What To Look For

Current assets should equal or exceed current liabilities. If not, you’re in trouble. Without a cash infusion you’re on track to run out of money in 12 months.

Compare cash to fixed assets and long-term debt. Have you taken special depreciation in prior years, and face cash flow issues as you continue to pay down the debt without any depreciation expense left? Is there an opportunity for special depreciation or, if you own the building, a cost segregation study?

What does the equity section look like? Are you making money? Have you been able to take distributions, or have you continued to pump funds in to survive?

How It Can Improve Operations

Monitoring, protecting, and building your balance sheet can only lead to good things for you, including friendlier banking relationships, financial security, and the ability to expand when opportunities arise. Accounting services for restaurants help keep your balance sheet in order.

Cash flow statement 

The cash flow statement answers the most common small business question: “If my business made so much money, where did all of the cash go?” This statement categorizes cash inflows and outflows amongst three activities: operating, investing, and financing.

Why It Matters

As mentioned above, you need cash to pay your staff, meet your debt obligations, and pay taxes, not to mention paying yourself.

What Makes It Tricky For Restaurants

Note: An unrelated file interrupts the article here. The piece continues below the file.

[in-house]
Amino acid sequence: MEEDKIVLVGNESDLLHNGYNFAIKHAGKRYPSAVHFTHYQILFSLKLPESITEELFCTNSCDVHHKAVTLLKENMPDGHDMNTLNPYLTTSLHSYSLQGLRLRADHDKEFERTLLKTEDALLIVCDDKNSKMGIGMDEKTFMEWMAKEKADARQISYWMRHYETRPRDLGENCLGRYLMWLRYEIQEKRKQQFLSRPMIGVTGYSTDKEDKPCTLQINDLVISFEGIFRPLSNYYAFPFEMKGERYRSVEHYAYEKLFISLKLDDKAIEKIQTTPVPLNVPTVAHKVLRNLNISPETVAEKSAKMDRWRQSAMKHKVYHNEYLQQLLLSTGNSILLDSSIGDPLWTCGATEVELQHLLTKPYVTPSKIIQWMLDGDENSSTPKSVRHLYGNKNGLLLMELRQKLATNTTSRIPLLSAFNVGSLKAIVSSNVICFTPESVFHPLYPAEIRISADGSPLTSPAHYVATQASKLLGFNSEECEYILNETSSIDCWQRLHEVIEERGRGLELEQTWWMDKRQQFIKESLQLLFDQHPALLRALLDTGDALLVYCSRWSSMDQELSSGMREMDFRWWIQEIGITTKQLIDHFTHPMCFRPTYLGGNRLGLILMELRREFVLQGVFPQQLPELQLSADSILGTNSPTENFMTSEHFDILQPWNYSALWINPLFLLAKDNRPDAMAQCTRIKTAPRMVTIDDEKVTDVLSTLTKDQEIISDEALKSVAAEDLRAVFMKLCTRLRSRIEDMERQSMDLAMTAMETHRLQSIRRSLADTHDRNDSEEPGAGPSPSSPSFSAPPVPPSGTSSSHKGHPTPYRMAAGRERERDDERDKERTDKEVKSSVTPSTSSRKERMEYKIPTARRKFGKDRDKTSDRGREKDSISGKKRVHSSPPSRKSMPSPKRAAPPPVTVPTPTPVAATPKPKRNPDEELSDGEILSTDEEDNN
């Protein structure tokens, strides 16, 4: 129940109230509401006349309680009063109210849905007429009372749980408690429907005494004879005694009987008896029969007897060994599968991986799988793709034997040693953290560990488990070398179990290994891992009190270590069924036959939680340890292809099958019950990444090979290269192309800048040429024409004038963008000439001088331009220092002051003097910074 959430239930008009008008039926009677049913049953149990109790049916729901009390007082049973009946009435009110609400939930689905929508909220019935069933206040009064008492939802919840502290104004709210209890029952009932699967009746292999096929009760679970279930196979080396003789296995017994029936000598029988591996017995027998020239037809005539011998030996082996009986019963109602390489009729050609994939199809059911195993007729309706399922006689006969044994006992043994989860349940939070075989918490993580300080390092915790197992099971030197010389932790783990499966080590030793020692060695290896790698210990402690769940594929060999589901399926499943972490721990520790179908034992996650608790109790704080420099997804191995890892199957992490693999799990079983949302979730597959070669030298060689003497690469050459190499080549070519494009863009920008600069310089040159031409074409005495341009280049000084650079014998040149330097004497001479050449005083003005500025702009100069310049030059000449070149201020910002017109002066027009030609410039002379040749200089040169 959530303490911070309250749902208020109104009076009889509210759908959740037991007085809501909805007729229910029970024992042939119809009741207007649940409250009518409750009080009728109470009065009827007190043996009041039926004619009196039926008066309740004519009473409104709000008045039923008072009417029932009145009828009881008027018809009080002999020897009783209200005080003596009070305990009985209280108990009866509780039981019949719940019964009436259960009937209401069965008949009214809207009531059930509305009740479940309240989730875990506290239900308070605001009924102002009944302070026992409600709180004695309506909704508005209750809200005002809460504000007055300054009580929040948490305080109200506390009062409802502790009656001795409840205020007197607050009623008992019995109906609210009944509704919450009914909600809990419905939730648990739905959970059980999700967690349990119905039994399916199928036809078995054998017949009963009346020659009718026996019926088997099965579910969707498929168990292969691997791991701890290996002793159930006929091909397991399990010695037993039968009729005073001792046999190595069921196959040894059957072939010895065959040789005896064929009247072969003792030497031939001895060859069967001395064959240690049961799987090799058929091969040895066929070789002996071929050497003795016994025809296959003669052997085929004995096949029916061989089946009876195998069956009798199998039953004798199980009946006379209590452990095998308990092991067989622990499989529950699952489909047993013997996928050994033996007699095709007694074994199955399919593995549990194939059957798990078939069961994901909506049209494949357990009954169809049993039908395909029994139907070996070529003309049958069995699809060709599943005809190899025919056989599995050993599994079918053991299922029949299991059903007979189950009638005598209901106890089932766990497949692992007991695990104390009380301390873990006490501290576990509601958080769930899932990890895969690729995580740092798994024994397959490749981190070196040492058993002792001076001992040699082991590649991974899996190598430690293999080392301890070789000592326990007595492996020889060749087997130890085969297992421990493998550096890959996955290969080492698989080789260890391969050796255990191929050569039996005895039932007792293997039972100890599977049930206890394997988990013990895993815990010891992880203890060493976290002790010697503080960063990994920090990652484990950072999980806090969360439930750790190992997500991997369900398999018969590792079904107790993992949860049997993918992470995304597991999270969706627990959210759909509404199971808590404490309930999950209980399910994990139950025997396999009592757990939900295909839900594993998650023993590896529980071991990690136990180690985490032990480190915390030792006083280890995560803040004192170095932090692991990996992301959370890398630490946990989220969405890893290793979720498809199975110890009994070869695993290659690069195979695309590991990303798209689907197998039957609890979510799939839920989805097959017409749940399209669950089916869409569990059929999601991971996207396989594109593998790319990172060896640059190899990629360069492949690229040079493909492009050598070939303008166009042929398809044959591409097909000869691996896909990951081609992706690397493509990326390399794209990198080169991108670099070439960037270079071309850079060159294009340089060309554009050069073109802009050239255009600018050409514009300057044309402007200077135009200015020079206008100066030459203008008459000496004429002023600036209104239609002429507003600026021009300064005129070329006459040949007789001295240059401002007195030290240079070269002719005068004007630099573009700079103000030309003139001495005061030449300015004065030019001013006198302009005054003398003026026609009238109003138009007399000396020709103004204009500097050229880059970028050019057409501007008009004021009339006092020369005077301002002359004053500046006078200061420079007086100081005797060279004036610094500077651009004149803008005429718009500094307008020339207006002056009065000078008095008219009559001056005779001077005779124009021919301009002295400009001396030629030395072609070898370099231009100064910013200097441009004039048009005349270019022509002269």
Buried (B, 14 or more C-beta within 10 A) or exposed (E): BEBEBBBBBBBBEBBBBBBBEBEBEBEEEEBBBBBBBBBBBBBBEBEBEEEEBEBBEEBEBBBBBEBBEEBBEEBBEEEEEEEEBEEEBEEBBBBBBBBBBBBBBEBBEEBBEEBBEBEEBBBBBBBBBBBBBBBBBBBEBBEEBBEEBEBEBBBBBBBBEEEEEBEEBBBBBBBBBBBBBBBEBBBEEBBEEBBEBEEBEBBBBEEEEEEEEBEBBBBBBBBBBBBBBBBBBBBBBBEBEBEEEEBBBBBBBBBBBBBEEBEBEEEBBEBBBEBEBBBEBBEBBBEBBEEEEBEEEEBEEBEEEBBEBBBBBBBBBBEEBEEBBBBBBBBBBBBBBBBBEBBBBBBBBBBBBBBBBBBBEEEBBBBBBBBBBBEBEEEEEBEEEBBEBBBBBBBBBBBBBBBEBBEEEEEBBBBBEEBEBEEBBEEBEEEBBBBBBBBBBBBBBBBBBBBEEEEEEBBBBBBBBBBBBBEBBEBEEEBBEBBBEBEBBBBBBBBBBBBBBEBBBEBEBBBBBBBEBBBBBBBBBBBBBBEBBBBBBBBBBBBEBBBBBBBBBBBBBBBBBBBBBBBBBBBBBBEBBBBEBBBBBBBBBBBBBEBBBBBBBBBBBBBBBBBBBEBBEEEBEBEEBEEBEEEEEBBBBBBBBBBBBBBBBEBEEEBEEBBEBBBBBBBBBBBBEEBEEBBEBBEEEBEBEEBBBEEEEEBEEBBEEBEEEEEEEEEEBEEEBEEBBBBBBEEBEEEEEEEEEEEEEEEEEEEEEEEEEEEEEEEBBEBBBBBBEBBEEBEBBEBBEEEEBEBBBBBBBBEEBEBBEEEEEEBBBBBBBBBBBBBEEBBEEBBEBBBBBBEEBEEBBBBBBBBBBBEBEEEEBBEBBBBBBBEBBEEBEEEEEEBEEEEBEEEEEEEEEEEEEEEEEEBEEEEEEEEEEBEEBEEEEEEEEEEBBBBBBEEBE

With tight margins and changing tastes, restaurants ride a rollercoaster of highs and lows. A business model that supports X amount of debt and payroll can change overnight. You can let go of staff and downsize in the worst of times, but that debt doesn’t go away without a formal restructuring.

What To Look For

Cash is king. Look for extended payment terms and discounts when possible, and monitor opportunities across the industry. Analyze every operational detail from open-close, staff shifts, ordering innovations, and more.

How It Can Improve Operations

Understanding your cash flow needs should lead to immediate decisions. You should know how much you need to make each day/week/month based on your preference, which day you tend to reach break even each month, and how you’re going to cover bad months (such as drawing on an open line of credit established when times were good).

For example, wouldn’t you like to know you need to do $30k in sales every month, that everything after the 26th of the month is straight profit for you, and that you have a $50k backup plan ready to get you through a few payrolls if times get tough? Accounting services for restaurants can help you find those answers.

Working with Haworth & Company, Ltd.

There’s a lot to learn from your financial statements, but we know they often fall to the bottom of your to-do list. We work with Minneapolis area restaurants of all sizes, from single location cafes to larger multi-location and multi-state operations, and have helped them by both doing the work and explaining the results. If you have too much on your plate please give us a call and see how we can help. As a one-stop-shop for small businesses, we can help with accounting, taxes, payroll, consulting, or all of the above.